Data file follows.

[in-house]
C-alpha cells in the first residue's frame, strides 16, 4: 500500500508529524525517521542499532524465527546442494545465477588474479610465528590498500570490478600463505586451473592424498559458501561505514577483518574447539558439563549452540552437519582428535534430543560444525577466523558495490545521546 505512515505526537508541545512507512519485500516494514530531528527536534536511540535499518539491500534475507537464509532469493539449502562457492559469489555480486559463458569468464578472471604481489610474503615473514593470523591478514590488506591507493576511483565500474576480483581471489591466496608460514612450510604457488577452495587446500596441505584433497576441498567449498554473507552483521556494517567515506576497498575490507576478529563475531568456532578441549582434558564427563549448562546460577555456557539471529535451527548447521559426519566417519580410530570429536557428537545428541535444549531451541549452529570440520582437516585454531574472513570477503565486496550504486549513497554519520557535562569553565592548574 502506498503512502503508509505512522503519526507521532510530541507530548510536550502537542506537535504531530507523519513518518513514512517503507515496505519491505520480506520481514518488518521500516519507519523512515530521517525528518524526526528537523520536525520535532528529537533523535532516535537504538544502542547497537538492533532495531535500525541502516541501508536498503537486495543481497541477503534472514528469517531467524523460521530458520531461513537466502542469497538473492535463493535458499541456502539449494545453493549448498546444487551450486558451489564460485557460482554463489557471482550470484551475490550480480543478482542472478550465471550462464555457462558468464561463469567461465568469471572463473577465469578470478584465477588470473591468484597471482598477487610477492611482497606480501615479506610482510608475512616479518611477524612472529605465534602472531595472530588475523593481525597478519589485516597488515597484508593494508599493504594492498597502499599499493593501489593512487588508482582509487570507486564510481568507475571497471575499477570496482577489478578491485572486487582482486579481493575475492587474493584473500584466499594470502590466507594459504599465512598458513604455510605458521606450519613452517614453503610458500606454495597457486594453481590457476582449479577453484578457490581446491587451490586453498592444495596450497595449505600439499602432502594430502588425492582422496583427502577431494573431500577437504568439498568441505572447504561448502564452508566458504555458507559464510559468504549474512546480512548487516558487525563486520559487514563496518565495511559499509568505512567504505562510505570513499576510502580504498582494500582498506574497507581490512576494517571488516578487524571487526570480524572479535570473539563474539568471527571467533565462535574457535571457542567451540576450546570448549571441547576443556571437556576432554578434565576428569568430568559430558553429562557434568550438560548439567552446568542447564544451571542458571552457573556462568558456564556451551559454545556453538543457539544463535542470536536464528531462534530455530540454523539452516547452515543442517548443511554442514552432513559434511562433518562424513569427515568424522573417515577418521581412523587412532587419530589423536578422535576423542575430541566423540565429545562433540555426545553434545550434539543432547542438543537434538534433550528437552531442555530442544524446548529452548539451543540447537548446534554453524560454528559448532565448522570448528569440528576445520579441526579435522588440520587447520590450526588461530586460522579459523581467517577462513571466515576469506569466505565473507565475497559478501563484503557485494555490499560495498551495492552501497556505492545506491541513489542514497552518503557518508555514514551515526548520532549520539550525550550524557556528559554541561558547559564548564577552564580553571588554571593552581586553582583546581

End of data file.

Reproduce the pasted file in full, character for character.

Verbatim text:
[in-house]
C-alpha cells in the first residue's frame, strides 16, 4: 500500500508529524525517521542499532524465527546442494545465477588474479610465528590498500570490478600463505586451473592424498559458501561505514577483518574447539558439563549452540552437519582428535534430543560444525577466523558495490545521546 505512515505526537508541545512507512519485500516494514530531528527536534536511540535499518539491500534475507537464509532469493539449502562457492559469489555480486559463458569468464578472471604481489610474503615473514593470523591478514590488506591507493576511483565500474576480483581471489591466496608460514612450510604457488577452495587446500596441505584433497576441498567449498554473507552483521556494517567515506576497498575490507576478529563475531568456532578441549582434558564427563549448562546460577555456557539471529535451527548447521559426519566417519580410530570429536557428537545428541535444549531451541549452529570440520582437516585454531574472513570477503565486496550504486549513497554519520557535562569553565592548574 502506498503512502503508509505512522503519526507521532510530541507530548510536550502537542506537535504531530507523519513518518513514512517503507515496505519491505520480506520481514518488518521500516519507519523512515530521517525528518524526526528537523520536525520535532528529537533523535532516535537504538544502542547497537538492533532495531535500525541502516541501508536498503537486495543481497541477503534472514528469517531467524523460521530458520531461513537466502542469497538473492535463493535458499541456502539449494545453493549448498546444487551450486558451489564460485557460482554463489557471482550470484551475490550480480543478482542472478550465471550462464555457462558468464561463469567461465568469471572463473577465469578470478584465477588470473591468484597471482598477487610477492611482497606480501615479506610482510608475512616479518611477524612472529605465534602472531595472530588475523593481525597478519589485516597488515597484508593494508599493504594492498597502499599499493593501489593512487588508482582509487570507486564510481568507475571497471575499477570496482577489478578491485572486487582482486579481493575475492587474493584473500584466499594470502590466507594459504599465512598458513604455510605458521606450519613452517614453503610458500606454495597457486594453481590457476582449479577453484578457490581446491587451490586453498592444495596450497595449505600439499602432502594430502588425492582422496583427502577431494573431500577437504568439498568441505572447504561448502564452508566458504555458507559464510559468504549474512546480512548487516558487525563486520559487514563496518565495511559499509568505512567504505562510505570513499576510502580504498582494500582498506574497507581490512576494517571488516578487524571487526570480524572479535570473539563474539568471527571467533565462535574457535571457542567451540576450546570448549571441547576443556571437556576432554578434565576428569568430568559430558553429562557434568550438560548439567552446568542447564544451571542458571552457573556462568558456564556451551559454545556453538543457539544463535542470536536464528531462534530455530540454523539452516547452515543442517548443511554442514552432513559434511562433518562424513569427515568424522573417515577418521581412523587412532587419530589423536578422535576423542575430541566423540565429545562433540555426545553434545550434539543432547542438543537434538534433550528437552531442555530442544524446548529452548539451543540447537548446534554453524560454528559448532565448522570448528569440528576445520579441526579435522588440520587447520590450526588461530586460522579459523581467517577462513571466515576469506569466505565473507565475497559478501563484503557485494555490499560495498551495492552501497556505492545506491541513489542514497552518503557518508555514514551515526548520532549520539550525550550524557556528559554541561558547559564548564577552564580553571588554571593552581586553582583546581